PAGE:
During that winter my father taught a school. In the spring of 1846 he spent some weeks traveling in the interests of the denomination. He served a few months as pastor of the West Union Church, but soon removed to Astoria. Old residents of Astoria tell that he erected there a house built of clapboards, all of which were split from the trunk of one fir tree. At Astoria he organized and superintended a Sunday school, preaching also on Sundays.
The first day school for the children of the pioneer settlers on Clatsop Plains was taught by my eldest sister, L. J. G. Fisher, during the winter of 1846-47, and early in 1847 my father removed to Clatsop Plains. There he built a house for school and church purposes. During his stay there he maintained preaching and Sunday school services, my sister continuing to teach the day school.
In the spring of 1849 my father, feeling hampered in his work by lack of means, joined the number of goldseekers who were flocking to California.. He realized there his modest expectations, and soon returned to his family.
In the fall of 1849 he removed to Oregon City, and with my sister for his assistant for two years taught the school that was being carried on in the little Baptist meeting-house. In 1851 he was appointed exploring agent for the Home Mission Society. My mother was ill able to assume the added responsibilities imposed by her husband's frequent absences from home; but she bore this, as all other trials, with rare Christian fortitude. We hold our mother's memory sacred, not alone because she was our mother, but also on account of her gentle, self-sacrificing life. I cannot remember ever hearing her speak an unkind word. January 20, 1854, she was taken from us.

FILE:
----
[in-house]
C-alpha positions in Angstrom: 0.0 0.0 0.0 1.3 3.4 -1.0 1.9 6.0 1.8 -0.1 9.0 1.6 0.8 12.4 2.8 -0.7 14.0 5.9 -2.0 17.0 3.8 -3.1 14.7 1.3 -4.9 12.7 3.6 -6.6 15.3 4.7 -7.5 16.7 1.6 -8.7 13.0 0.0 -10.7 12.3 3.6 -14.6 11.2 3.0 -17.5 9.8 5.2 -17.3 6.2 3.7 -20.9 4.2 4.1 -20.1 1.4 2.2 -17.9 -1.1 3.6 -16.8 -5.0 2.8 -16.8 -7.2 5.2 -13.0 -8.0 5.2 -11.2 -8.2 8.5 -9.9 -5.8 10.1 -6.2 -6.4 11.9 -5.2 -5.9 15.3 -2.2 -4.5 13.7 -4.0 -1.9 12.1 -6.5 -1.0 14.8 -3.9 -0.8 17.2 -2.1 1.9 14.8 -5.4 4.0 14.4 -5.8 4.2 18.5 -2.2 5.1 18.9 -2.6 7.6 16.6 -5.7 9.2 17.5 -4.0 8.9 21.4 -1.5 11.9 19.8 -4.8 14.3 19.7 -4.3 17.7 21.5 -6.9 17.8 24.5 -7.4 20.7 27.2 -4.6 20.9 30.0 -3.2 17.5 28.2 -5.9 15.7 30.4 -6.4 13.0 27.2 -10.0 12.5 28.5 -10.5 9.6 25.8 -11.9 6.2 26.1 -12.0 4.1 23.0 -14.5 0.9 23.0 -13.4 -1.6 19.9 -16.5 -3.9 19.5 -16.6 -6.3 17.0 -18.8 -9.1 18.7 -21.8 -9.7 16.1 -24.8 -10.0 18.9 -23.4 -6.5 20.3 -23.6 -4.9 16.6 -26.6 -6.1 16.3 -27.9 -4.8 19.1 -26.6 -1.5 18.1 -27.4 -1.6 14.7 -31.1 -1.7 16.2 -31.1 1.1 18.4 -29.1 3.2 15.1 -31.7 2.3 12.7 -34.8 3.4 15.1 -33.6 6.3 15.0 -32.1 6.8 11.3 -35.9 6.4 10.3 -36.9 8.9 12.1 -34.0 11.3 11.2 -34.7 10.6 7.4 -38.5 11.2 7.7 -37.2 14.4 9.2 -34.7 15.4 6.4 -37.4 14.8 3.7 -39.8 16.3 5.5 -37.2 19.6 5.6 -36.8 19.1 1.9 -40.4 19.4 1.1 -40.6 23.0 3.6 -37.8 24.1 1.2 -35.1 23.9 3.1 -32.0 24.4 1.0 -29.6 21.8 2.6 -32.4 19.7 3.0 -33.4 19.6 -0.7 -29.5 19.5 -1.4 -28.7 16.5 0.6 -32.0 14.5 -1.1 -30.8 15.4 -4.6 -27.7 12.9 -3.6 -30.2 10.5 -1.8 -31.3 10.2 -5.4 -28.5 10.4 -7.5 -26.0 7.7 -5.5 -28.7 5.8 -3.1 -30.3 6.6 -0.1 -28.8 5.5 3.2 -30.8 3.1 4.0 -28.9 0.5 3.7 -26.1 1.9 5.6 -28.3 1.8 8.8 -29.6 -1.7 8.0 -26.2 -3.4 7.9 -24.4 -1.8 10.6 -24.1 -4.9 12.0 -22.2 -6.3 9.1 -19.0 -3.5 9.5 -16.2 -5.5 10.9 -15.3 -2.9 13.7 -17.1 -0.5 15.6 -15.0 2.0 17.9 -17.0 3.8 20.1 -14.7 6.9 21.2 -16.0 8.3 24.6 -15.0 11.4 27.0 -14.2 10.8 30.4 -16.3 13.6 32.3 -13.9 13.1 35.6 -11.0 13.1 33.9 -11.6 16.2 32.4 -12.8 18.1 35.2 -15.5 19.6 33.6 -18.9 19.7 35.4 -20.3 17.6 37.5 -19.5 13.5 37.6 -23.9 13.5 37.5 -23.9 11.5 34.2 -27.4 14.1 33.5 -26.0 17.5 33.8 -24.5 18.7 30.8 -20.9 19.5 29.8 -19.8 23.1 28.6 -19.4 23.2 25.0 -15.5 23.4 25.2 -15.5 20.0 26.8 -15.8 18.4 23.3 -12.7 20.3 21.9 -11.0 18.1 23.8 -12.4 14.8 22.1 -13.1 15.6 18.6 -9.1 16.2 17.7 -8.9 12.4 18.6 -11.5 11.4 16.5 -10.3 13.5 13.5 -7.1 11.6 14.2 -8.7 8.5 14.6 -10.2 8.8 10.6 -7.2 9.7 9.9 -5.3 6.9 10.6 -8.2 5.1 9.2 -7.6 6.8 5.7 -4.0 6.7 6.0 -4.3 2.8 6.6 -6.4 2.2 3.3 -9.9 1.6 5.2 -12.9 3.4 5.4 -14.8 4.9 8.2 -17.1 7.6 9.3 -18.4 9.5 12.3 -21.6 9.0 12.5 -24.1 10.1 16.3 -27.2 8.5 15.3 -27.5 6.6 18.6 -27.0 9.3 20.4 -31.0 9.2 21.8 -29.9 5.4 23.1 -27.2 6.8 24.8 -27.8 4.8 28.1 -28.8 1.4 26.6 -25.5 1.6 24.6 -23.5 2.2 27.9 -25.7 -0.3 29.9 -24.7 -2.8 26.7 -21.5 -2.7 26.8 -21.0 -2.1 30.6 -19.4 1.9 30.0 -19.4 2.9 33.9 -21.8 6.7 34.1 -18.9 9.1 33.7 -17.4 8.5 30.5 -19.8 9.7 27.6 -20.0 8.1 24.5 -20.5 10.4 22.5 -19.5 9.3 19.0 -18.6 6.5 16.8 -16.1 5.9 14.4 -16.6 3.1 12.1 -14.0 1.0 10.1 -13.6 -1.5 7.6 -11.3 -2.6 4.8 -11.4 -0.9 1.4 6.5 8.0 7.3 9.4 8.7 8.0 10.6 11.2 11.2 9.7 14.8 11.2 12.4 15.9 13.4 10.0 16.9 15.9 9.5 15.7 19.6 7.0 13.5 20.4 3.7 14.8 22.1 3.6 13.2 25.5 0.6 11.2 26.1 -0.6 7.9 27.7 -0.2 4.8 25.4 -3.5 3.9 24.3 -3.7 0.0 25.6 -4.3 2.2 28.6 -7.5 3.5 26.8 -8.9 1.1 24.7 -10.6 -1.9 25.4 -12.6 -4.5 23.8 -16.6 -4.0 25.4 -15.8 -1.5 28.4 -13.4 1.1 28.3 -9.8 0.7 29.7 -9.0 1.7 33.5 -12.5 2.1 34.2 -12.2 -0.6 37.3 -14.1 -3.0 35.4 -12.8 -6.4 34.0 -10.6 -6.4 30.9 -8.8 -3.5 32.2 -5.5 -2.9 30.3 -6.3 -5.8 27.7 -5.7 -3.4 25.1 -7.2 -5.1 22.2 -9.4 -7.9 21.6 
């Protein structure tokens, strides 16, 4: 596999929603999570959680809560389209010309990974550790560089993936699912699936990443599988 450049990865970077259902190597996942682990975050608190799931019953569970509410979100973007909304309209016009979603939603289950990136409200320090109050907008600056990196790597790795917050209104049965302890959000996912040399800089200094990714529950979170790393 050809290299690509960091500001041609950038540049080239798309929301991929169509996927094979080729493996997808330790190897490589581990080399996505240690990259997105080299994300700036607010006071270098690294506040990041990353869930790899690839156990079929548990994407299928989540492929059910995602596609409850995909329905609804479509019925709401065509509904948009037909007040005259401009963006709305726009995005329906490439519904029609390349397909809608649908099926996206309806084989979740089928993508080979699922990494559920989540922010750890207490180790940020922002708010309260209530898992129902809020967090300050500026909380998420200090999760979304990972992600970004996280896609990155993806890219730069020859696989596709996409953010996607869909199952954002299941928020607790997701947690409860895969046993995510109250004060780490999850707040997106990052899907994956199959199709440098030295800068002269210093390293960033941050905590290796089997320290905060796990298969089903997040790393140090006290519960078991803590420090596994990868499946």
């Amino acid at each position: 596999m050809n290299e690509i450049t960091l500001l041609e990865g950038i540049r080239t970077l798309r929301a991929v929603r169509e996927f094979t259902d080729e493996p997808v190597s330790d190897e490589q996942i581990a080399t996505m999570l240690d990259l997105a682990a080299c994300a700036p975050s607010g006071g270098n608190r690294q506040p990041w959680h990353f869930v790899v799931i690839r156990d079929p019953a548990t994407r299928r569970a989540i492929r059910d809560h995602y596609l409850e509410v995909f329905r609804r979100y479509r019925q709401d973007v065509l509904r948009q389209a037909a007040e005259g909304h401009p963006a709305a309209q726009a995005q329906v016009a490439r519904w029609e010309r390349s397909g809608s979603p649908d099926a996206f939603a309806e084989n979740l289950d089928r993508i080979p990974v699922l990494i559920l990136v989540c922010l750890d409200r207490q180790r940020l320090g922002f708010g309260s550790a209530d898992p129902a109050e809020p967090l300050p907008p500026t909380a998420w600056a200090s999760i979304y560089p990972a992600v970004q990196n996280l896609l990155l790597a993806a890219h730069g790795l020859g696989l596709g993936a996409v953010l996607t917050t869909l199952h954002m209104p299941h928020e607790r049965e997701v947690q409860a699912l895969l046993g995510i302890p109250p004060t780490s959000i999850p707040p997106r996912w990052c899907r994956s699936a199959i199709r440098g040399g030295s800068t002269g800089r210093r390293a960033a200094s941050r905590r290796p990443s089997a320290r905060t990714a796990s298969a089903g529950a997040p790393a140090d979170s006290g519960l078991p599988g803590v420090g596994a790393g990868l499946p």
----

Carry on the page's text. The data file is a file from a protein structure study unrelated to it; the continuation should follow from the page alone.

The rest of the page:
On June 27, 1854, my father married Mrs. Amelia Millard, a pioneer of 1851. She conscientiously discharged toward his children the duties of a mother, and endeared herself to all.
In 1856, my father, finding his health much affected by exposure, ceased to act as exploring agent. During his four years' service in that capacity, he penetrated almost every sparsely settled section of the Willamette and Rogue River Valleys, preaching and organizing churches and Sunday schools among the pioneer settlers.
From November, 1856, to about 1870, he served weak churches near Sodaville and Washington Butte, Linn County, and at The Dalles, Wasco County, supporting his family mostly upon the proceeds of dairy, nursery and garden, working often sixteen hours on week days and preaching and teaching in schoolhouse or courthouse on Sundays.
When about seventy years old he removed to the neighborhood of San Diego, Cal., hoping to end his days in that equable climate; but a year later was persuaded to return to The Dalles to fill the pastorate of that church, for which he had previously done so much. After returning to Wasco County he was elected superintendent of the public schools, adding this to his other responsibilities.
In the discharge of his duties as school superintendent he contracted the disease that proved fatal, November 1, 1874. Throughout his life he had conscientiously striven to perform his whole duty toward his fellow-men and his God. At his death he was honored by all who knew him.